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Friday, December 9, 2011

Amazon Introduces KDP Select

If you self-publish through Amazon's Kindle Direct Publishing, you should have the e-mail from them by now.

If you don't, here's the scoop: Amazon is extending to self-published authors an offer to be included in the Amazon Prime Lending Library ("APLL").  Payment will be made from a pool of money based on the total number of self-published books borrowed from the APLL versus the number of times your particular book was borrowed.

In other words, if no one borrows your book regardless of total borrows, you make nothing. The pool for December is $500,000. If there are a million total downloads in December and your book is borrowed once, then you'll make $0.50.

The other side of this little offer is the exclusivity clause. Your book can only be available for sale only on Amazon, no other retailers, while it is part of the APLL.

For those of you who have jamming sales on Smashwords, the iBookstore, or Barnes & Noble, it doesn't make much sense to jump on this offer.

Something else to consider is that you may have 100 borrows from the APLL, but no sales.  You'll be gambling that your ratio in the pool is high enough to offset the lack of sales.

On the other hand, if you're simply looking for visibility, this might be the program for you.  If anyone tries it, I'd love to hear how it worked for you.

8 comments:

  1. Yeah, heard about that. I'm not self-pubbing yet, but the exclusivity thing sounds like bullshit to me. When I'm ready to go, I'll definitely go up on Amazon, but it'll be among others, and I'm not willing to change that to be part of the library. Bummer -- other than that, I think library lending is a good idea.

    Angie

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  2. Angie, I think it all depends on how people use the library. I know I use our local library to read whatever book is hot that I know I won't buy because I'll only read it once.

    If there's 100,00 Amazon Prime folks who want to read King's latest, I'd rather have the one sale for the month than compete with him in the APLL.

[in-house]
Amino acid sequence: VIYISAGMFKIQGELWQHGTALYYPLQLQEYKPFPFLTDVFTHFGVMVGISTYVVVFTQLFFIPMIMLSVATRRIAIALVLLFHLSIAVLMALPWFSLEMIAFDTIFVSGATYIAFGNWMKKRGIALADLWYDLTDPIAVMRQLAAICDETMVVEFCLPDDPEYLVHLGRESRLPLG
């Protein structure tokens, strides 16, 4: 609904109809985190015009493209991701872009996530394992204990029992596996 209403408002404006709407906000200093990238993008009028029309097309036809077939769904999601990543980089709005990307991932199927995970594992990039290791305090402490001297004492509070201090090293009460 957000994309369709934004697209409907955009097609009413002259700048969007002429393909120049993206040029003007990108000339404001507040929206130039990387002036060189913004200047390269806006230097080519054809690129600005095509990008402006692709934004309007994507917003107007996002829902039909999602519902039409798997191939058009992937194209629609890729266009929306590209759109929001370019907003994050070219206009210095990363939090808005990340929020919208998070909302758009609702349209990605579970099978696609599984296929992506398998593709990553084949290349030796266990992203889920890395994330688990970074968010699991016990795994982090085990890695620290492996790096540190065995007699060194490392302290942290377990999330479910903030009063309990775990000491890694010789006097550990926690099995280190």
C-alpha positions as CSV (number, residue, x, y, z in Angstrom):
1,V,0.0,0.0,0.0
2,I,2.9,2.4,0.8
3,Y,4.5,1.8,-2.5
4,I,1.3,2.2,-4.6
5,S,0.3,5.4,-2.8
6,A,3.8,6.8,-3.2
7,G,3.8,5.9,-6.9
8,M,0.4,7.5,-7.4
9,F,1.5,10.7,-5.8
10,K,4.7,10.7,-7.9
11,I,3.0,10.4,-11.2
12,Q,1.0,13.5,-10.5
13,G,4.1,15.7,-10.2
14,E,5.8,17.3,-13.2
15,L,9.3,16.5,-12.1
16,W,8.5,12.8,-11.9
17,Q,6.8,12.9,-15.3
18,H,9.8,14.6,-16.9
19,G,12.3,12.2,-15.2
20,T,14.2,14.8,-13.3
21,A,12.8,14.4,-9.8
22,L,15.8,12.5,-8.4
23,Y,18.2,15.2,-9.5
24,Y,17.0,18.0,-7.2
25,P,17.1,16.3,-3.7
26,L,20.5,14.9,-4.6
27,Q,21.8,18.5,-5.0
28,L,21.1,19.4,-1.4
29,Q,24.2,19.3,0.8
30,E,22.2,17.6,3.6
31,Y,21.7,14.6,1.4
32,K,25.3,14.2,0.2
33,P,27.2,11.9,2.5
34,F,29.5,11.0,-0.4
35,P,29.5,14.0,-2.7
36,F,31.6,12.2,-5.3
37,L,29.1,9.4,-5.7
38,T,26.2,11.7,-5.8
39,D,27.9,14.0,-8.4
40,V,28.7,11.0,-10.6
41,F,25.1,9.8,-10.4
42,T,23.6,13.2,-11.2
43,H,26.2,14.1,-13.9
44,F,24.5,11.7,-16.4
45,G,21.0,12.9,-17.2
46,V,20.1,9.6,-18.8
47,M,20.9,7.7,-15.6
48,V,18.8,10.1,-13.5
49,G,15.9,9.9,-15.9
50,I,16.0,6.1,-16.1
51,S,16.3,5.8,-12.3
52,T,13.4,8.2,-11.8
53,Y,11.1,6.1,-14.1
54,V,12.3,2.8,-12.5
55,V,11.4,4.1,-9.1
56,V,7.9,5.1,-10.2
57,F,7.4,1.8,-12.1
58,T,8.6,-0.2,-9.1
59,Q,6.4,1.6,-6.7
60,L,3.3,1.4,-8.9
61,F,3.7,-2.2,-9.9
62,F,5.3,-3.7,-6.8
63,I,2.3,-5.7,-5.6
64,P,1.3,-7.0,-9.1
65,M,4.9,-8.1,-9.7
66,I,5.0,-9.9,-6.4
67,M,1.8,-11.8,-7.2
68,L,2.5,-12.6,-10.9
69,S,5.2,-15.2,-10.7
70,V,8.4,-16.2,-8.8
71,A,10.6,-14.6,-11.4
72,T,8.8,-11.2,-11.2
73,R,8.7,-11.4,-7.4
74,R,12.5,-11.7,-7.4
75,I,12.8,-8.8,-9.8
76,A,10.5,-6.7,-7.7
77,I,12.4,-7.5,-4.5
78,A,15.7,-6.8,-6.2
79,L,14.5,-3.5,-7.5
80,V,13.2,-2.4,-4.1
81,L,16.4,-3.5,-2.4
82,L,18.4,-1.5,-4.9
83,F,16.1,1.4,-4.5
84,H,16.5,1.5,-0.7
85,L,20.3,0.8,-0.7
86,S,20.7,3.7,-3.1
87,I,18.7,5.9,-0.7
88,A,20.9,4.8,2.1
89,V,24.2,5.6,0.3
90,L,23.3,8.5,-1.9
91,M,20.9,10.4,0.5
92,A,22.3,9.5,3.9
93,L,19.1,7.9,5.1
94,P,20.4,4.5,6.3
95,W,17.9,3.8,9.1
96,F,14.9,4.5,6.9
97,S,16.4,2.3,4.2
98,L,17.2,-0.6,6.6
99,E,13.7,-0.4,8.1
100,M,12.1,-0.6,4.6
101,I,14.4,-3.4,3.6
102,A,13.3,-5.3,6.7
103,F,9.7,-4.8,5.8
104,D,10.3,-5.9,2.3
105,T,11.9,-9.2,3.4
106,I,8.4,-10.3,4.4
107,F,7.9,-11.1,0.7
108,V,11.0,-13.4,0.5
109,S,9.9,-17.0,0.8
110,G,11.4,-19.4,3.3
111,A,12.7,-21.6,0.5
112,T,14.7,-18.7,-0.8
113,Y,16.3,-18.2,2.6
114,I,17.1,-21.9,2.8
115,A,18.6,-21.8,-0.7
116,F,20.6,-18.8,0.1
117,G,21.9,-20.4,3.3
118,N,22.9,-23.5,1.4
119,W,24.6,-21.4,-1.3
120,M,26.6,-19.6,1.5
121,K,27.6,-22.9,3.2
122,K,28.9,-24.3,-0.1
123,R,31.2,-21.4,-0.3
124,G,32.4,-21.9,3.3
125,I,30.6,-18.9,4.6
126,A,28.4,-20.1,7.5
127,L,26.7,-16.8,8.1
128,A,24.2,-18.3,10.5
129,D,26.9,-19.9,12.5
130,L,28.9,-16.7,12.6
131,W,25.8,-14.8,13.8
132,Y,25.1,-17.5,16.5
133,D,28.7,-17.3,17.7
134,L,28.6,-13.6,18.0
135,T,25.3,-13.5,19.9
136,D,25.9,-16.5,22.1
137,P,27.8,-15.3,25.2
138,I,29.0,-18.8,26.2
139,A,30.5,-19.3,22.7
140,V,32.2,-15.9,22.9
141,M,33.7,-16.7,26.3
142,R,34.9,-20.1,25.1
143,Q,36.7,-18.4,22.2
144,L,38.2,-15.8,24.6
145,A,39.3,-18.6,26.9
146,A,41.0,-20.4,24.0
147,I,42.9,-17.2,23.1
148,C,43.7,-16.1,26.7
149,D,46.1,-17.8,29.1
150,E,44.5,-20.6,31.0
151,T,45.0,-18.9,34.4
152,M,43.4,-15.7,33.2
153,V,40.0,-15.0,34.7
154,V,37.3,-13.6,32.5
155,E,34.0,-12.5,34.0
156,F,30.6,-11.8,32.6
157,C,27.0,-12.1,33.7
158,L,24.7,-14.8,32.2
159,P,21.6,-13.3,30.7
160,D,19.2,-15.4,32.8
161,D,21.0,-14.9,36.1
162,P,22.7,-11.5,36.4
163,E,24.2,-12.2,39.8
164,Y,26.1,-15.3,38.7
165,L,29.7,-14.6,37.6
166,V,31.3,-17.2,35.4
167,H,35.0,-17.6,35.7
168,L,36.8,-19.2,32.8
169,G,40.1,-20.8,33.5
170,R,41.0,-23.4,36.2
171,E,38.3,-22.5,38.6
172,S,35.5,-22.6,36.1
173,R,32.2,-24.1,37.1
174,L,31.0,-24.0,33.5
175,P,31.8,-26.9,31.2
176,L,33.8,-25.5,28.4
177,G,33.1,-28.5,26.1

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  3. True, and that's another issue -- since Prime folks (of which I'm one, although I don't read Kindle format books) can only borrow one book per month, how often are they going to borrow a self-pubbed book by a writer they've never heard of? When there are favorite writers and (even more to the point) writers their friends have read and raved about in there to be tried? I'm eager to hear from some self-pubbed writers just what kind of a slice of that pie they're getting.

    Angie

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  4. This is just my 2 cents...why would anyone, if they only have 1 free book to rent a month, get one that's normal price is .99-2.99 (the price of tons of indies)...I think they'd rent the expensive books...my thought is this will help the publishers since their books are more expensive. Like I said, just my 2 cents. The up side is getting your book to go free on AZ...they'll let it be free for 5 of your 90 days...it will be interesting to see what shakes out.

    My other thought is the exclusiveness they're asking...I don't like clubs and I don't like to leave anyone out...that's just a personal thing with me, though.

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  5. Oh, and I didn't mean that to sound like I'm anti-publishing houses...I'm not. I just think the little guy might get the short end of this.

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  6. Tess, you're not the only one questioning the one book per month borrowing limit, considering I can BUY 80 decent 99-cent books for $79 bucks.

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  7. considering I can BUY 80 decent 99-cent books for $79 bucks

    I don't get the impression that Amazon is expecting anyone to join Prime just for the book borrowing privs. :) We've had it for years because it saves us a lot of money on shipping. If someone's been thinking about joining anyway but just hasn't gotten around to it, the lending library might give them that last push to do so. Someone who doesn't use Amazon much (except for e-books) would have no reason to go Prime, though, just to be able to borrow 12 books per year. [nod]

    Angie

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  8. LOL Angie, I can't buy less than $25 from Amazon anyway, so I haven't paid for shipping in a long time.

    It's just that compared to being able to stream more movies than one per month on Prime, the one book limit per month limit seems ridiculous for someone like me who reads a lot more than she watches.

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